In addition, a book needs to be a really good one. In these days of copious reviews, for everything from washing machines to hotels and, of course books, it is indeed a brave person who will choose to buy a book that only has a 2* rating. That is why every book that we used on our study was one that had been previously recommended by children as being a really good 5* story.

Here are some of the comments made by parents whose chidren took part in the reading study. Most were 7 or 8 years old, but the final review comes from the mother of a 10 year old girl who is severely dyslexic.

“I would like to thank you so much for the help you gave James.  He has progressed in such a short time from a boy who wouldn’t read even small stories to himself , to one who is now enjoying reading children’s chapter books on his own. He has always enjoyed Maths, and now I can see his love of reading developing too.  This will only increase as he experiences more and more of what the children’s book world has to offer!  His favourites are Dirty Bertie and Secret Seven!  On the journey you set him, he definitely enjoyed the Greek myths!  Thank you so much once again.

” I can’t praise your reading scheme enough. My 8 year old daughter who found reading an uphill battle now wants to read and look up the meaning of words in the dictionary. She even has the confidence to read out loud in front of her friends. By going back one step, her reading ability has jumped three steps forward. Many thanks for your time and advice. A happy mum.”

From the mother of a severely dyslexic 10 year old. When she started the programme, she was not reading at all to herself. She stayed on the programme for a few weeks longer than the 6 weeks (2 months in all) because we could see she was about to launch into books in a big way.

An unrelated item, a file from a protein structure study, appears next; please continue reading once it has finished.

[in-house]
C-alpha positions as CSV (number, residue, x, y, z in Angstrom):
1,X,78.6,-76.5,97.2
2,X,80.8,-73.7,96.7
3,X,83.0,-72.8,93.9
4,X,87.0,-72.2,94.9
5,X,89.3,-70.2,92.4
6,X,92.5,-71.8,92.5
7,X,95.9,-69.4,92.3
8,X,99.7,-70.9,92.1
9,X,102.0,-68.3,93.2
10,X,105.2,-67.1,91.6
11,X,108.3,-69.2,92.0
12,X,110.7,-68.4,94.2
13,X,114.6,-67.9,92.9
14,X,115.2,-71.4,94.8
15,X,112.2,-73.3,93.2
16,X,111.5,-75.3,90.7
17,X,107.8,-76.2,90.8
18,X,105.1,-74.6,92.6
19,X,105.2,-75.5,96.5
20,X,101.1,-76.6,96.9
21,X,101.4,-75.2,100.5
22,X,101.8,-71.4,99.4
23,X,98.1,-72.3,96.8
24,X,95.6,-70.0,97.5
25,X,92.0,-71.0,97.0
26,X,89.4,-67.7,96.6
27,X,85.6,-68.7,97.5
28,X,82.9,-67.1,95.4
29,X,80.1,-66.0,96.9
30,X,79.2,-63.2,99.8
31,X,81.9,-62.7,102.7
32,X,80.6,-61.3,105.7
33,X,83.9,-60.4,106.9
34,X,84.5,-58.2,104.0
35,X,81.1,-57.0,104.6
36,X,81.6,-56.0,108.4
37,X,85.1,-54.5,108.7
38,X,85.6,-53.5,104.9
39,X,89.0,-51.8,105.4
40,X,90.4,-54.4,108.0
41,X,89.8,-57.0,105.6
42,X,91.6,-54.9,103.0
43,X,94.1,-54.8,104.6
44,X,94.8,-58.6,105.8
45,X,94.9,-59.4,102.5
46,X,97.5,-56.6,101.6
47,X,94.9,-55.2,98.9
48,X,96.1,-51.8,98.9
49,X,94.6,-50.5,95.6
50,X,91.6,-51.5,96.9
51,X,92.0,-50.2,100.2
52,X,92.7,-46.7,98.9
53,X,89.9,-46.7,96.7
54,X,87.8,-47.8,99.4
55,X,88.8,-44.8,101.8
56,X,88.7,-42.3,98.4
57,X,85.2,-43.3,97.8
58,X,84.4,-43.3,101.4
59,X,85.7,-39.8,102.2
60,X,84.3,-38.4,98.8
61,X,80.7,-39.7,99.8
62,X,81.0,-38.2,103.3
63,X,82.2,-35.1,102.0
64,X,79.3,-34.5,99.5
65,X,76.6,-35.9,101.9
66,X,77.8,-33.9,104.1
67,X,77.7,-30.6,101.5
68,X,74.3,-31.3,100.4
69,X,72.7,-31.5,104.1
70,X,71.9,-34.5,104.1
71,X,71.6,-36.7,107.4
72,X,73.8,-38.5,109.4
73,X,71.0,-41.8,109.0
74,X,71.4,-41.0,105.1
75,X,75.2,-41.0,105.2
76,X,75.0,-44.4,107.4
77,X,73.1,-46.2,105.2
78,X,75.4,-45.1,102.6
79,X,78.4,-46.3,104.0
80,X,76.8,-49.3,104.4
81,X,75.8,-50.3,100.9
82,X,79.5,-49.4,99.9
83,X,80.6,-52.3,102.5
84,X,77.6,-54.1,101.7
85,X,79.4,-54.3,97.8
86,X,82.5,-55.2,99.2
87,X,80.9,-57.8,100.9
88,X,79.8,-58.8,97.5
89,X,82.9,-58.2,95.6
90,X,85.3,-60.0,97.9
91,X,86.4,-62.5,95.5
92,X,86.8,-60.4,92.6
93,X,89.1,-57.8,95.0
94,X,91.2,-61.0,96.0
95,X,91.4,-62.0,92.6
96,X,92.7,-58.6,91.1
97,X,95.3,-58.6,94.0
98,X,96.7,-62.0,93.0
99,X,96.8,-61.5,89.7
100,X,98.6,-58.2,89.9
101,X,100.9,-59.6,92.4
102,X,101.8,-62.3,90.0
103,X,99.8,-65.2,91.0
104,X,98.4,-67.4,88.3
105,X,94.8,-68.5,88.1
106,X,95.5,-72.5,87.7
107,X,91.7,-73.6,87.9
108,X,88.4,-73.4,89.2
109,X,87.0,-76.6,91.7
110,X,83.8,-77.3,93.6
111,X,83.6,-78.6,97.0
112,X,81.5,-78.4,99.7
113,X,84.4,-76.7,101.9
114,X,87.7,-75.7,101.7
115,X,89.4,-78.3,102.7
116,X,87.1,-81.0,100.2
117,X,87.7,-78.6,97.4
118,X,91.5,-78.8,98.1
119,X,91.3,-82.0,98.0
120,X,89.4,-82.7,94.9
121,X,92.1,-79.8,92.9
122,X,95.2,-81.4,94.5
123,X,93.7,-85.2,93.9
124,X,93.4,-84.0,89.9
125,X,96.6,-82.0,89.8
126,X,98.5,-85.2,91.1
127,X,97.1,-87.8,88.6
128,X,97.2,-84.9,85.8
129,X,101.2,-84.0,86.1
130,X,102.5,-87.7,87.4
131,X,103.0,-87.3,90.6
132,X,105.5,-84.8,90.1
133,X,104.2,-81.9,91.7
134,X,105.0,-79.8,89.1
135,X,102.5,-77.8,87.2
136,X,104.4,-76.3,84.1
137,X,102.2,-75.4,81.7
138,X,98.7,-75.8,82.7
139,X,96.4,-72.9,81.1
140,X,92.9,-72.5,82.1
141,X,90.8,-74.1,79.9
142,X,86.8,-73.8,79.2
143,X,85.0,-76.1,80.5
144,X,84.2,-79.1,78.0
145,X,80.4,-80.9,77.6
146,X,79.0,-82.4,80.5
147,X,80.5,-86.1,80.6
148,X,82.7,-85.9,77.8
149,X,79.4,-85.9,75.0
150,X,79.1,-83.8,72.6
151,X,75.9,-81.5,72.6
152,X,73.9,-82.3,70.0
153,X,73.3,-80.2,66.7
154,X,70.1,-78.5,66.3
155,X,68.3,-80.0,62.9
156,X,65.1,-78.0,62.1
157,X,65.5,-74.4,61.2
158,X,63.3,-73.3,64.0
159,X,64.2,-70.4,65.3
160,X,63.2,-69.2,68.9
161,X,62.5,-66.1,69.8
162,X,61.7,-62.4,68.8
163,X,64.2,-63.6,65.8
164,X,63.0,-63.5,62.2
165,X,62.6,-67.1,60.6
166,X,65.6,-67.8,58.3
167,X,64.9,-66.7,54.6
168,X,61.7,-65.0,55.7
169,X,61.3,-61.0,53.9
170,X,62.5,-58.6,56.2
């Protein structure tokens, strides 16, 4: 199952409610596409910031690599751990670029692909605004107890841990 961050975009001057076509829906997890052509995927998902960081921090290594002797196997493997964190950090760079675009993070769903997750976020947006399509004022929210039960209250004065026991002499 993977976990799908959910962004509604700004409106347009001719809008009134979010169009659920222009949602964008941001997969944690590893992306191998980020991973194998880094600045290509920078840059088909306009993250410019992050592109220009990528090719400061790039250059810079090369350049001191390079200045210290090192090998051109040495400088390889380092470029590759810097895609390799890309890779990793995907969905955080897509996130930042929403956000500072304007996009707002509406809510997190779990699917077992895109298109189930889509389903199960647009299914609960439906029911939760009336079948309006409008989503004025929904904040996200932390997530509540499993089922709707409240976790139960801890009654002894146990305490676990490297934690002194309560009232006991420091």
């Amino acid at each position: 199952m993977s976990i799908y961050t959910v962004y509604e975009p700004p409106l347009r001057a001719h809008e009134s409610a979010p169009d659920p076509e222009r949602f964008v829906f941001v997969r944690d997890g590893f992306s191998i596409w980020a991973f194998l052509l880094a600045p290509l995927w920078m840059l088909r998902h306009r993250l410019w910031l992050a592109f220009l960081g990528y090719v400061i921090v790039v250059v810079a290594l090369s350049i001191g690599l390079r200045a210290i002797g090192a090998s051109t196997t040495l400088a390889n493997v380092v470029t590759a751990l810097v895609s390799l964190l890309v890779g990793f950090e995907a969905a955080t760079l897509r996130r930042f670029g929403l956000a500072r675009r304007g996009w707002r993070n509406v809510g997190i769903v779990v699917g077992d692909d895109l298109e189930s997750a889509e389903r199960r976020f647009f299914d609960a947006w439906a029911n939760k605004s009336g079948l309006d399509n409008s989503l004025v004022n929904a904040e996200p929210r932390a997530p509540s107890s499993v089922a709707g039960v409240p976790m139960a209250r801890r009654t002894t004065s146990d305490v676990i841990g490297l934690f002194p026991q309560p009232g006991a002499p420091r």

“Louise is on her 3rd Jake Cake book; she loves them! She is on book 6 of the library reading challenge- I can’t believe it!”

For any of our blog followers wishing to try our programme for themselves, please see click on the following link which gives details of how you and your child can take part. The programme is suitable for children aged between 7 and 11 who have a minimum reading age of 6 years 6 months.

Why wait? Get your reluctant reader reading today.

Great series for teenagers

June 30, 2010

If you are looking for something gripping for your teenager to read, my son has just discovered the Hunger Games series by Suzanne Collins. The first book came out last year and has been quickly followed by the second, with the third due for publication in August. The series has a whopping 87 reviews on Amazon, 65 of which are at 5 stars.

I gave my 13 year old the first book last night and couldn’t prise it out of his hands at bedtime. He kept making excuses to read just a bit more every time sleep was mentioned. Think I’ll leave him to it tonight!